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Remembering our past: Functional neuroanatomy of recollection of recent and very remote personal events. Cerebral Cortex, in press

Rotman Research Institute, Baycrest Centre for Geriatric Care, 3560 Bathurst St., Toronto, Ontario, M6A 2E1, Canada.
Cerebral Cortex (Impact Factor: 8.67). 12/2004; 14(11):1214-25. DOI: 10.1093/cercor/bhh082
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ABSTRACT Functional magnetic resonance imaging was used to study brain regions implicated in retrieval of memories that are decades old. To probe autobiographical memory, family photographs were selected by confederates without the participant's involvement, thereby eliminating many of the variables that potentially confounded previous neuroimaging studies. We found that context-rich memories were associated with activity in lingual and precuneus gyri independently of their age. By contrast, retrosplenial cortex was more active for recent events regardless of memory vividness. Hippocampal activation was related to the richness of re-experiencing (vividness) rather than the age of the memory per se. Remote memories were associated with distributed activation along the rostrocaudal axis of the hippocampus whereas activation associated with recent memories was clustered in the anterior portion. This may explain why circumscribed lesions to the hippocampus disproportionately affect recent memories. These findings are incompatible with theories of long-term memory consolidation, and are more easily accommodated by multiple-trace theory, which posits that detailed memories are always dependent on the hippocampus.

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Available from: Morris Moscovitch, Jul 06, 2014
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    • "Other regions identified in this analysis are associated with processes that are also likely to be involved in generating dialogic scenarios. For example, right MTG has been associated with accurate and confident recall (Chua et al., 2006, Giovanello et al., 2010), while the right precuneus has been associated with retrieval of verbal episodic memory (Fernandes et al., 2005), context-rich autobiographical memories (Gilboa et al., 2004) and first-person perspectives memories (sometimes called 'field' memories; Nigro and Neisser, 1983; Eich et al., 2009). The activation of cingulate gyrus for vividness ratings, though likely not specific to this process, has been linked previously to a right anterior insula network involved in affective engagement (Touroutoglou et al., 2012). "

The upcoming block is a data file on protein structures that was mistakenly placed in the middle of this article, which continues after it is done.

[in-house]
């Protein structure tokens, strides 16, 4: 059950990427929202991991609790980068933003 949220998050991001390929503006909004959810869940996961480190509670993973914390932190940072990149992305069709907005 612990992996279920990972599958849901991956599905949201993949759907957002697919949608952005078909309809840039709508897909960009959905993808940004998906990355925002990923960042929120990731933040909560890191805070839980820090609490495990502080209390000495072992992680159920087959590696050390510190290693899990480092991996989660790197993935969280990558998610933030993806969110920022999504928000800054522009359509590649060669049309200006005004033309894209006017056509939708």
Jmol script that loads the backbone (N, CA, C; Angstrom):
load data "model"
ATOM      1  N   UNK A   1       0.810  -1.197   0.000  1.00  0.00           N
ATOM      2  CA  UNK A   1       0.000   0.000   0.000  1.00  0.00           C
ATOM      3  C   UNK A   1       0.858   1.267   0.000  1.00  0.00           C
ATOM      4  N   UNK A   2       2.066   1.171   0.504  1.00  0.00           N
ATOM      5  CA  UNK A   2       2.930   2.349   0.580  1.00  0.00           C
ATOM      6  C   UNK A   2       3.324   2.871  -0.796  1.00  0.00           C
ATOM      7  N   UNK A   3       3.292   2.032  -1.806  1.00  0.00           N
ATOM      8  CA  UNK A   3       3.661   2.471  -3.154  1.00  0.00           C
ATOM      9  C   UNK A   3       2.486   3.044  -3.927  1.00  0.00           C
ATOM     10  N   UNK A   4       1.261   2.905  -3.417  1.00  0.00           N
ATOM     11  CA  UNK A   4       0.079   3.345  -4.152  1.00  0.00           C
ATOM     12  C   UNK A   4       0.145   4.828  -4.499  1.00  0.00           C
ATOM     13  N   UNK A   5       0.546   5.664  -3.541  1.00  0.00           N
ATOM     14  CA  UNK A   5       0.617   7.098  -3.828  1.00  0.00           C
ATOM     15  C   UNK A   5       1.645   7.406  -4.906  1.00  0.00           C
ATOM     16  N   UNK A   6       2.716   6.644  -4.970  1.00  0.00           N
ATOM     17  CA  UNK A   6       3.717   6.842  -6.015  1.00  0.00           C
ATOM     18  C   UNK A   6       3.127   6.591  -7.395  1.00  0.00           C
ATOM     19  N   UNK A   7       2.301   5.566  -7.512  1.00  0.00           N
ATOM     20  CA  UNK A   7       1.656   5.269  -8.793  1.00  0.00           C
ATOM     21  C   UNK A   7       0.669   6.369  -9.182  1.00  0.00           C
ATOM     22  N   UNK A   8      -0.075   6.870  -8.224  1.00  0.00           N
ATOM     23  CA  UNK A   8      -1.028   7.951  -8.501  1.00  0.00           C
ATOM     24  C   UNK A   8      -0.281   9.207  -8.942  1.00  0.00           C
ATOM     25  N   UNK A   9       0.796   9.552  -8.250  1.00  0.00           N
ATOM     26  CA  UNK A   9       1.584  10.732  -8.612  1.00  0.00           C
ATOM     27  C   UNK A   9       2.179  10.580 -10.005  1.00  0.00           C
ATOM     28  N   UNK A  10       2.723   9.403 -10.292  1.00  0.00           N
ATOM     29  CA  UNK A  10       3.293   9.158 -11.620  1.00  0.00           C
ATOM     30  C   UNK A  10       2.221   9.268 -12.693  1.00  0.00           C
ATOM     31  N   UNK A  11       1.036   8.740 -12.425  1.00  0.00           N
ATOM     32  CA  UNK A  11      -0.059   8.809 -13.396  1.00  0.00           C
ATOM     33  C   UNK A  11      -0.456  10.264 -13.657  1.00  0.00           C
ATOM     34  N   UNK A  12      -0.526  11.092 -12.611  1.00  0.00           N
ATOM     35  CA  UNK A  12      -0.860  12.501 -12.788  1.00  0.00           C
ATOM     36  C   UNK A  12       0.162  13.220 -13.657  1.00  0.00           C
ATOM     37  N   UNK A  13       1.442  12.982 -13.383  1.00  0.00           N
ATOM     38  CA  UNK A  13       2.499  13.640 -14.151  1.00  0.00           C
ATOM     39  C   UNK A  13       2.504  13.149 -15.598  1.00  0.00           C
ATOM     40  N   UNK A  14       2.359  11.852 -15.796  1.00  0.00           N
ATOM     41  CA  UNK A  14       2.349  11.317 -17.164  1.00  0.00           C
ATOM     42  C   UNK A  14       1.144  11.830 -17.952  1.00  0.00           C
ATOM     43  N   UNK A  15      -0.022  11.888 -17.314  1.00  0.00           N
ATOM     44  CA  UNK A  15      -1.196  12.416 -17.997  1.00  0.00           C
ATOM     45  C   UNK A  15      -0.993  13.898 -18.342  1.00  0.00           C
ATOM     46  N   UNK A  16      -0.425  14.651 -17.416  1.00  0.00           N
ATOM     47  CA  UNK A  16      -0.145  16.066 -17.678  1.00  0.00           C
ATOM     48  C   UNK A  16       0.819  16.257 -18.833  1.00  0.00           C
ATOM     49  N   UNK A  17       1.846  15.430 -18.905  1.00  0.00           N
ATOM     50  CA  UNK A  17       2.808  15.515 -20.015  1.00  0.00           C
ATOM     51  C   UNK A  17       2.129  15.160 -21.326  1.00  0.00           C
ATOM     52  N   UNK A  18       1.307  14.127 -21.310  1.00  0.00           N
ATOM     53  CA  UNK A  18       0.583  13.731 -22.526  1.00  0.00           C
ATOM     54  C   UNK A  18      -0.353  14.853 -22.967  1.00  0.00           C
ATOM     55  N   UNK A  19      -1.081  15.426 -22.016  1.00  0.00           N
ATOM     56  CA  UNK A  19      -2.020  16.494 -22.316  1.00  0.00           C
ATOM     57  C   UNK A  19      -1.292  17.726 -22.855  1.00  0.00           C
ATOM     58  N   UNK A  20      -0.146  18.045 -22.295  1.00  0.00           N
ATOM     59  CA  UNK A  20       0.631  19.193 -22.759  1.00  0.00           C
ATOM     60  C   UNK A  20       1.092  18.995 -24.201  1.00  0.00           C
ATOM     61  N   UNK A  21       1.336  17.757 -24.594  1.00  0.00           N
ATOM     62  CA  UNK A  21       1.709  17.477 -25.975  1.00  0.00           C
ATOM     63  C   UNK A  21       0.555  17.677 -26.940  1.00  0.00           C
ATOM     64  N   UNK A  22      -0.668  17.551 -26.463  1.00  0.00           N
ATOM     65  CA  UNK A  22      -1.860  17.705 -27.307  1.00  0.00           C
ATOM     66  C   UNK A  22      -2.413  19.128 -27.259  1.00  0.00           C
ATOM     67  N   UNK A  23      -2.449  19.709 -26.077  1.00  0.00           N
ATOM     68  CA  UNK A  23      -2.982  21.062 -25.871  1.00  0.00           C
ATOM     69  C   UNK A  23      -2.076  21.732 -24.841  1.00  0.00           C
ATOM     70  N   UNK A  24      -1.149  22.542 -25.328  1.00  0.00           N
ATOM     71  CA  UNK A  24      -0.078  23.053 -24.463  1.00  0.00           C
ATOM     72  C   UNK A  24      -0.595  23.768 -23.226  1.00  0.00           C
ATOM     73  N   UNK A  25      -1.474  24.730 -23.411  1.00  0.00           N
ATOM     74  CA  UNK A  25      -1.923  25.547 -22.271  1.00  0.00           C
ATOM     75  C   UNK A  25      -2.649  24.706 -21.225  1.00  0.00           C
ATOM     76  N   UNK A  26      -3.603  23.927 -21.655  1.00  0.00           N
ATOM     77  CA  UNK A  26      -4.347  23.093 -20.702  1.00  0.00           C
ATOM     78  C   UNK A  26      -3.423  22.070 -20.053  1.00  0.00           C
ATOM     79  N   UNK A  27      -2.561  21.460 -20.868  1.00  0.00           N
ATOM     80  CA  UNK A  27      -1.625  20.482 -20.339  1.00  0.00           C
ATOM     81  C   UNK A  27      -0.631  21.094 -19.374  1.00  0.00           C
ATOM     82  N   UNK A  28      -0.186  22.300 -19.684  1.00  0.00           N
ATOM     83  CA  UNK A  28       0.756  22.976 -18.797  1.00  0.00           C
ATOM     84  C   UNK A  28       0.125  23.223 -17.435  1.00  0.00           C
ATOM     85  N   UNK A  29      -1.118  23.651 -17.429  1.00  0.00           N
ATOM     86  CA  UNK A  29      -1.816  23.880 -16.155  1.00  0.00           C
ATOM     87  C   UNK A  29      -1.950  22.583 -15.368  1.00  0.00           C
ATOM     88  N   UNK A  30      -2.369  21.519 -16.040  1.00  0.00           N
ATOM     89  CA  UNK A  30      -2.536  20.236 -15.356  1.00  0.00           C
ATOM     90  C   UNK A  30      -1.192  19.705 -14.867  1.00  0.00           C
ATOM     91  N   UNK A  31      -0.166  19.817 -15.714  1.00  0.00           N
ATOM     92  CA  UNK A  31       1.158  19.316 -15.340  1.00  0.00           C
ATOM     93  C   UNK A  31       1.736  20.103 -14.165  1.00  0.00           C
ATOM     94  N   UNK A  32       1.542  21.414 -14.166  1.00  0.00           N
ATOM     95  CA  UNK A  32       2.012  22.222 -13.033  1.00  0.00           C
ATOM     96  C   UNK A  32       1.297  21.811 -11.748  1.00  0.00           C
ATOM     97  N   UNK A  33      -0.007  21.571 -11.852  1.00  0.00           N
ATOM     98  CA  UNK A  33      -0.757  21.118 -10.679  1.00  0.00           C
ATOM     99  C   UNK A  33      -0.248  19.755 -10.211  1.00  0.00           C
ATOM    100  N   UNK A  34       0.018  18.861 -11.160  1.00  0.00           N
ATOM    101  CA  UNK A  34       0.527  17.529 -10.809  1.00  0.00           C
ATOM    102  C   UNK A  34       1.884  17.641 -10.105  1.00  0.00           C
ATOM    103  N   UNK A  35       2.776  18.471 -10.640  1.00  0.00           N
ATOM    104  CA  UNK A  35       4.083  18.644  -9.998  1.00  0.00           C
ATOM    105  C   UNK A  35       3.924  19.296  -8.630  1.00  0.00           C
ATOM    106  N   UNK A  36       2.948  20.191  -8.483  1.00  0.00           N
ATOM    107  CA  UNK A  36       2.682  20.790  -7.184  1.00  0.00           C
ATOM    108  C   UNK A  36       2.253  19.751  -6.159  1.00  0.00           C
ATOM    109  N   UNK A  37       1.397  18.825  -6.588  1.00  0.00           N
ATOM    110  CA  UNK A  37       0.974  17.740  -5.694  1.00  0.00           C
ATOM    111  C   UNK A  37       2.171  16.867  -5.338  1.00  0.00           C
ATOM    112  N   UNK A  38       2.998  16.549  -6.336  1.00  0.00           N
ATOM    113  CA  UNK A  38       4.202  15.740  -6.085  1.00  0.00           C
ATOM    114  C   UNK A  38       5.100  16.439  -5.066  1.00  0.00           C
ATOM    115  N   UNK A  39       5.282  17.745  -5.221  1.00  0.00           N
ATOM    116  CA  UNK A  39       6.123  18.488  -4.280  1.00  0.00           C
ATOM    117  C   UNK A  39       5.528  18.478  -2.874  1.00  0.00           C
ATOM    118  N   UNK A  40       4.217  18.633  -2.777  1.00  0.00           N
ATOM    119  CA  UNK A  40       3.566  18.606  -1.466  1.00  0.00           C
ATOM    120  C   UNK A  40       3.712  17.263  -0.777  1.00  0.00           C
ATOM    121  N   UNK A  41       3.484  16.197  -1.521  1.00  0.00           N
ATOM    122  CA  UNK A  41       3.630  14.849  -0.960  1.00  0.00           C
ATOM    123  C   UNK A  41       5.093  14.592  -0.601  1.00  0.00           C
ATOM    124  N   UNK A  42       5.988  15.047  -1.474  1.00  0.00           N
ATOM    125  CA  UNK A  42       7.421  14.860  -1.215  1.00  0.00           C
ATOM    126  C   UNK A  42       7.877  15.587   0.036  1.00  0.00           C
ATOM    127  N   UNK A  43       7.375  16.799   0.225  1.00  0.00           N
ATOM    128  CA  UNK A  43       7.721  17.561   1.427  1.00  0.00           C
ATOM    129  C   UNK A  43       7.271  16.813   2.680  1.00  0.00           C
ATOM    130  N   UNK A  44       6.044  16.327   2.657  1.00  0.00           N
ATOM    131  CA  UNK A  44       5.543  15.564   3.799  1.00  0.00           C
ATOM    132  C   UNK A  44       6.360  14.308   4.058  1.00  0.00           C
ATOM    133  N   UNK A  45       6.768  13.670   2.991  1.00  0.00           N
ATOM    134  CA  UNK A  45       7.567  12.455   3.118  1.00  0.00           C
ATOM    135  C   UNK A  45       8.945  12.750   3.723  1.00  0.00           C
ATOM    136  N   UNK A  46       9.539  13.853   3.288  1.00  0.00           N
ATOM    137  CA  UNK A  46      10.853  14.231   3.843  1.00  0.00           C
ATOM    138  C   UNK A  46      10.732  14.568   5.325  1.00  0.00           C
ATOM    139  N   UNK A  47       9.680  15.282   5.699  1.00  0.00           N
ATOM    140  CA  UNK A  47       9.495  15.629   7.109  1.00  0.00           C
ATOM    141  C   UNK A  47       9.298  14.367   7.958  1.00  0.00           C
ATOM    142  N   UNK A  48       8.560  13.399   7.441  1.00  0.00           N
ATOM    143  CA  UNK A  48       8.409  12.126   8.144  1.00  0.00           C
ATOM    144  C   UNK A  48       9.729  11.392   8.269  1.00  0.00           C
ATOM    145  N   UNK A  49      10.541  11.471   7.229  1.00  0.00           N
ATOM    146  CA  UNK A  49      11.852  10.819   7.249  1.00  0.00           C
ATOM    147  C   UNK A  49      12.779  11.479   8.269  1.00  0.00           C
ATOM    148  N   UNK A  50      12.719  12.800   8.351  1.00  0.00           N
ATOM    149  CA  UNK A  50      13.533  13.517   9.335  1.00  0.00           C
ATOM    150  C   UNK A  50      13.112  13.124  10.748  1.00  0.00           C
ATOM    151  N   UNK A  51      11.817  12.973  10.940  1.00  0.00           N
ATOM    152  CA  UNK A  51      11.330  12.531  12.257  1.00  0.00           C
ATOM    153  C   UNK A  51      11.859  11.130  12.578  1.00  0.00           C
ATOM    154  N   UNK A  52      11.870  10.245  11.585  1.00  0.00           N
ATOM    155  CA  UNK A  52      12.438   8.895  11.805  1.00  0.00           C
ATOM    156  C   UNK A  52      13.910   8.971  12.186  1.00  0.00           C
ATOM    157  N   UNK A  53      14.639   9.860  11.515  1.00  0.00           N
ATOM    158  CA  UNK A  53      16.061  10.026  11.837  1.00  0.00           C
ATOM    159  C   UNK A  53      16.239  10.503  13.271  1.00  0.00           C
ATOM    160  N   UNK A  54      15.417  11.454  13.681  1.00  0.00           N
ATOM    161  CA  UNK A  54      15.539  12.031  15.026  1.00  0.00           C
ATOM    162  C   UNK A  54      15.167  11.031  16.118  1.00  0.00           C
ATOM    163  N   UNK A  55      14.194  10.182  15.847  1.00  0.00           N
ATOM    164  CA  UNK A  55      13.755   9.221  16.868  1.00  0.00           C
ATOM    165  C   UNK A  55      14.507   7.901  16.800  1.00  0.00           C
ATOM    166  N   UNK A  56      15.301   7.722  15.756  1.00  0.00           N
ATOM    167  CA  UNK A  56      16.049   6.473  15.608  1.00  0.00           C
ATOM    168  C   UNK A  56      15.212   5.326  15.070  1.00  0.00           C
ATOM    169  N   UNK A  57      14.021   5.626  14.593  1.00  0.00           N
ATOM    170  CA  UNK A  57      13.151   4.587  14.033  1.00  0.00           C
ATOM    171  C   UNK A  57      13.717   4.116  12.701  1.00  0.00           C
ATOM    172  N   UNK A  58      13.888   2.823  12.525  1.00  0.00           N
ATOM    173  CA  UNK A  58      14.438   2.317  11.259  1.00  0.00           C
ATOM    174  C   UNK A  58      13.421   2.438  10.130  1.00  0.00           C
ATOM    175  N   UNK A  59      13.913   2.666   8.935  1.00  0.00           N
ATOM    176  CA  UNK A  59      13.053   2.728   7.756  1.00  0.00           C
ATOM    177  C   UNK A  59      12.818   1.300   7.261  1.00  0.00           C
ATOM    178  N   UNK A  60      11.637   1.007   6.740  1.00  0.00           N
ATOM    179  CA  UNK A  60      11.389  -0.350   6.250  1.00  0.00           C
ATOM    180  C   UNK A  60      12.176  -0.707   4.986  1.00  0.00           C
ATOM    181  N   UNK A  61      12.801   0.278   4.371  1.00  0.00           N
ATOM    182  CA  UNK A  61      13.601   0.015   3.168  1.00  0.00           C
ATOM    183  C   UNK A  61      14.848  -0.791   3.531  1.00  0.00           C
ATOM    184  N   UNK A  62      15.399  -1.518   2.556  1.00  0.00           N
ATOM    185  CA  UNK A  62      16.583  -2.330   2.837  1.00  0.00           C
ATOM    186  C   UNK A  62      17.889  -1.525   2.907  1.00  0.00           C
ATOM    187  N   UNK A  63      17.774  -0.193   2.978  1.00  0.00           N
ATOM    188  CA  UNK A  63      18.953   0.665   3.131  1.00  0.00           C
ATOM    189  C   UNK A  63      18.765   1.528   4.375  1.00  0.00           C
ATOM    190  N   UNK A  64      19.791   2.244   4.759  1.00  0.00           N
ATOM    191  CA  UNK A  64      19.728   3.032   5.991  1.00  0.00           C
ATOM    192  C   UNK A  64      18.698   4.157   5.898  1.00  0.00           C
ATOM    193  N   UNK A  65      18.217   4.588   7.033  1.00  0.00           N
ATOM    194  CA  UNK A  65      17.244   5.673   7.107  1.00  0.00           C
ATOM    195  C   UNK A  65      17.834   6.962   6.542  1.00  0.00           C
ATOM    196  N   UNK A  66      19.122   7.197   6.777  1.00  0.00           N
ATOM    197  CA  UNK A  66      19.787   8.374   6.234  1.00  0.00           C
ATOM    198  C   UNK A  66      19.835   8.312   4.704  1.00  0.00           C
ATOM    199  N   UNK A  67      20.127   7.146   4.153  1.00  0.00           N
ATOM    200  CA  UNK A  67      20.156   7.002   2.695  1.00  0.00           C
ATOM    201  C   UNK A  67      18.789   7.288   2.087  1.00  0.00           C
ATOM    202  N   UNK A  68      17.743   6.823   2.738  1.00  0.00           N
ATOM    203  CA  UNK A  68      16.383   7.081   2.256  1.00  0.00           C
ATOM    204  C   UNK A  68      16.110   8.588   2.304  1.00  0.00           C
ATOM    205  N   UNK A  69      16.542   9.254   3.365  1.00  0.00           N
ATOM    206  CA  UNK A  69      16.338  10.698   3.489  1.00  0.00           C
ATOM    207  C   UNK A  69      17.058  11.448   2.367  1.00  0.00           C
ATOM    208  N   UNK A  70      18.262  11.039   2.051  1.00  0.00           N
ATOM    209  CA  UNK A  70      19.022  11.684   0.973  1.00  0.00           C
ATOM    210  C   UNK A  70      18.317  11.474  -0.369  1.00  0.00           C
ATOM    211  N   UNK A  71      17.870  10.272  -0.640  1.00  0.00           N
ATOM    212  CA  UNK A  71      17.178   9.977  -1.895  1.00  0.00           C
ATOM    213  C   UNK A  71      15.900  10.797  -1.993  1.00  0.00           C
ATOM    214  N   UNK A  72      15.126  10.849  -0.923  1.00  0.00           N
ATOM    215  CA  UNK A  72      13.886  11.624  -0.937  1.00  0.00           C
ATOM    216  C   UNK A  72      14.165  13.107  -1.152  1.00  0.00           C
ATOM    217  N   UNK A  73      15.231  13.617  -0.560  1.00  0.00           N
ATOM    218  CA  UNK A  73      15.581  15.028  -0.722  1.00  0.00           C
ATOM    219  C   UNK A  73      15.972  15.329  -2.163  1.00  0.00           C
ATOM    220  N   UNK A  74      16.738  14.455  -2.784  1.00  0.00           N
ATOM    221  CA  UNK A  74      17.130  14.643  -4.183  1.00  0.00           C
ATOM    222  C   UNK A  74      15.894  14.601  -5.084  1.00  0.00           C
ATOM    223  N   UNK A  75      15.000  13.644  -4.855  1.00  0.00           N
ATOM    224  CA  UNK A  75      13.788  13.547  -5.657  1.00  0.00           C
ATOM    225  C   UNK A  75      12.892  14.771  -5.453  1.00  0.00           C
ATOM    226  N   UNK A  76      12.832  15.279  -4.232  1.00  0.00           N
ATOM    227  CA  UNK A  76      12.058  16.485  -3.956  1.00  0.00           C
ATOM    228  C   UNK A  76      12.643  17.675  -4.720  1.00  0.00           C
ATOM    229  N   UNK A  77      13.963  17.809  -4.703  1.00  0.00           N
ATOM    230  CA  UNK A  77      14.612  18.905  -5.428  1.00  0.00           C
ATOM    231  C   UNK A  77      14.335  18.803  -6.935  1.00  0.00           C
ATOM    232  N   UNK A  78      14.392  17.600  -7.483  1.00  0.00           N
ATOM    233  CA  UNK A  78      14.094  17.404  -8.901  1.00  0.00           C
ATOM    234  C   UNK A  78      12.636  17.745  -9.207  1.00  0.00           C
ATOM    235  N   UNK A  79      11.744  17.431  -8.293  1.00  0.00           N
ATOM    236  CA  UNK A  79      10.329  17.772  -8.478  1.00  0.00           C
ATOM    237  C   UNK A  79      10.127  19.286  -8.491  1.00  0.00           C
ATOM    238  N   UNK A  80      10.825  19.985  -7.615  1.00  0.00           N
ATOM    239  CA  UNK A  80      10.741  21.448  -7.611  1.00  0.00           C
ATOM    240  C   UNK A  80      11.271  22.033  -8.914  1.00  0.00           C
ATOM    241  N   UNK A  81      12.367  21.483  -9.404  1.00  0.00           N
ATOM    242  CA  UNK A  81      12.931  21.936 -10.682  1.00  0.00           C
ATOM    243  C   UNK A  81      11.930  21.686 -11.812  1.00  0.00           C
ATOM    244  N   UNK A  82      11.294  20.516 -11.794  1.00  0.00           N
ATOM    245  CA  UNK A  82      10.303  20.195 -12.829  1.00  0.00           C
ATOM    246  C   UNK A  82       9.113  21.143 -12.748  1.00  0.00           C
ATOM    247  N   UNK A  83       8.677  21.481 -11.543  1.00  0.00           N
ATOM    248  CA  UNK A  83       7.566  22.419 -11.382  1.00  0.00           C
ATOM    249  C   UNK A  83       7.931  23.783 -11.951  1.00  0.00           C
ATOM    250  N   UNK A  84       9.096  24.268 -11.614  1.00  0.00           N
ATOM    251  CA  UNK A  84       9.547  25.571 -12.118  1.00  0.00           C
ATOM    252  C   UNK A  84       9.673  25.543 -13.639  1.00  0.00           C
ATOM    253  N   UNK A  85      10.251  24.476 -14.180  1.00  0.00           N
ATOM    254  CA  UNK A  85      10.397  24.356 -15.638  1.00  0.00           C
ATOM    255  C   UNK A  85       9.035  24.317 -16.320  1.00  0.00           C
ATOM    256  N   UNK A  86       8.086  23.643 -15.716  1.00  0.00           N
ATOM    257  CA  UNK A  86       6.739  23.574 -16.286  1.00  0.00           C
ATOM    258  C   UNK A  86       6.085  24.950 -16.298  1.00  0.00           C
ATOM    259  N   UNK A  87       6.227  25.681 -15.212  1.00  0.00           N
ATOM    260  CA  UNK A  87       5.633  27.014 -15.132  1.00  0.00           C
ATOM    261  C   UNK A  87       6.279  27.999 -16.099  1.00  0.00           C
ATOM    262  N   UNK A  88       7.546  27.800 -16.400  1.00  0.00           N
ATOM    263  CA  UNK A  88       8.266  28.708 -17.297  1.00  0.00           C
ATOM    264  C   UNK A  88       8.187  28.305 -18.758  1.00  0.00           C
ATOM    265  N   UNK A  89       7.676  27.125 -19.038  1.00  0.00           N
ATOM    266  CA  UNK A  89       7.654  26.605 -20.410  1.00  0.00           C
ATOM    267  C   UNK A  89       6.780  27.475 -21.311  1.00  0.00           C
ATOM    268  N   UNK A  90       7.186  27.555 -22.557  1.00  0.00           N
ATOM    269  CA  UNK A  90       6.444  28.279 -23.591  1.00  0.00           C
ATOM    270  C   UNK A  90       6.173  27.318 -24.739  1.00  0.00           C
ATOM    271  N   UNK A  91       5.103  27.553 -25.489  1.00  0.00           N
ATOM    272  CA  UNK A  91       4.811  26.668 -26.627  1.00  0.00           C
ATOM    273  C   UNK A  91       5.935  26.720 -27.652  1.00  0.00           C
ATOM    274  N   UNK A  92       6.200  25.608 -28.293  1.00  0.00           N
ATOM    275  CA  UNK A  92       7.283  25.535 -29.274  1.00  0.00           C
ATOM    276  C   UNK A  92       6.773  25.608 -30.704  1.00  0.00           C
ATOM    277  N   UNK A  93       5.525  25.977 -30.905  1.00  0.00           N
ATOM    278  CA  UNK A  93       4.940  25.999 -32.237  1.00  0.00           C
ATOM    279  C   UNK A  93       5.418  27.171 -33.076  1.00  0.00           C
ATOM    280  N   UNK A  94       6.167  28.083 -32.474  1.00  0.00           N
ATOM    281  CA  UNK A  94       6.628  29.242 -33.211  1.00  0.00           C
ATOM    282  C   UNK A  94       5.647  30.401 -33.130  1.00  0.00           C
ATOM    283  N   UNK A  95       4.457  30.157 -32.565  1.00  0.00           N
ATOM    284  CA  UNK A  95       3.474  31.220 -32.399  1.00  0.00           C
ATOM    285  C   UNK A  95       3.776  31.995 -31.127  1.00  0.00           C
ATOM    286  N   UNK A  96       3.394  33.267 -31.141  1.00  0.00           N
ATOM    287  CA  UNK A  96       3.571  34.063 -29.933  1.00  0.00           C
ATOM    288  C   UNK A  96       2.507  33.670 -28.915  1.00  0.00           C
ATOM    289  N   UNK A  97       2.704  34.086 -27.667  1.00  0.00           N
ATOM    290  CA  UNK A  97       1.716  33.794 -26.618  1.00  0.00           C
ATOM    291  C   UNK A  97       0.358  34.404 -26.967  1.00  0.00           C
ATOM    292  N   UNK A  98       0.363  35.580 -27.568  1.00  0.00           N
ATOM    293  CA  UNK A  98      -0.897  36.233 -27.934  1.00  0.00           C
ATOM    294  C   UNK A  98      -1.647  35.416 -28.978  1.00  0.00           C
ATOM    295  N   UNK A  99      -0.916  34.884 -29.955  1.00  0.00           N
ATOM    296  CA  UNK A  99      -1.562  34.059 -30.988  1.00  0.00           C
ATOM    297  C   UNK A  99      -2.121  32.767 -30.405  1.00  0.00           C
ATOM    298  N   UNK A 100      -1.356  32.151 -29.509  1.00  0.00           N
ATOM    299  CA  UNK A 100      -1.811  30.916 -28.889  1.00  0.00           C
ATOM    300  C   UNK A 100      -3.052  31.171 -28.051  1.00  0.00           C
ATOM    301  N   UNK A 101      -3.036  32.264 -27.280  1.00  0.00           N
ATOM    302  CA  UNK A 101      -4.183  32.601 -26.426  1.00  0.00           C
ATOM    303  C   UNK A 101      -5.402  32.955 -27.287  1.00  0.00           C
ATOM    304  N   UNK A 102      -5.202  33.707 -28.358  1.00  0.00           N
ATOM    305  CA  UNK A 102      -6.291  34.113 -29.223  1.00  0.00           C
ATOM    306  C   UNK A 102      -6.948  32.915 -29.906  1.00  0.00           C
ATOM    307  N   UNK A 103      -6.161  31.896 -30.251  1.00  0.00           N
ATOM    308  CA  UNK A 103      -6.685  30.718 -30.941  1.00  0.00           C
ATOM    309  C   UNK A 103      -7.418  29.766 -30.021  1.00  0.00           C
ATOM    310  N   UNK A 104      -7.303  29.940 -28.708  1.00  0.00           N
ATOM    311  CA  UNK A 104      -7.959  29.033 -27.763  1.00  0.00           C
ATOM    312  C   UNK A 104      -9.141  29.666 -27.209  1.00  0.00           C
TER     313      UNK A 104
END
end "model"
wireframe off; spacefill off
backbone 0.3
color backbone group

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    • "For example, reports of autobiographical memories by patients with mTLE have a paucity of perceptual features (St- Laurent et al., 2009). In healthy individuals, hippocampal activation has been shown to correlate with ratings of vividness (Gilboa et al., 2004; Rabin et al., 2010), imagery use (Andrews-Hanna et al., 2010) and intensity of reliving (St Jacques et al., 2012; but see Daselaar et al., 2008) during the retrieval of autobiographical events. Furthermore, evidence from functional neuroimaging indicates that connectivity between the hippocampus and posterior visual association regions supports retrieval and elaboration of episodic details during autobiographical recall (McCormick et al., in press). "
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    • "Thus, the hippocampus respected the distinction between the recent and remote memories. Functional differentiation down the long axis of the hippocampus has been documented in a range of species including humans (e.g., Moser and Moser, 1998; Maguire et al., 2000; Gilboa et al., 2004; Rekkas and Constable, 2005; Fanselow and Dong, 2010; Poppenk and Moscovitch, 2011; Ranganath and Ritchey, 2012; for a recent review see Poppenk et al., 2013). Bonnici et al.'s (2012a) findings clearly prompt further questions about what might be occurring within anterior and posterior hippocampus during autobiographical memory recall. "
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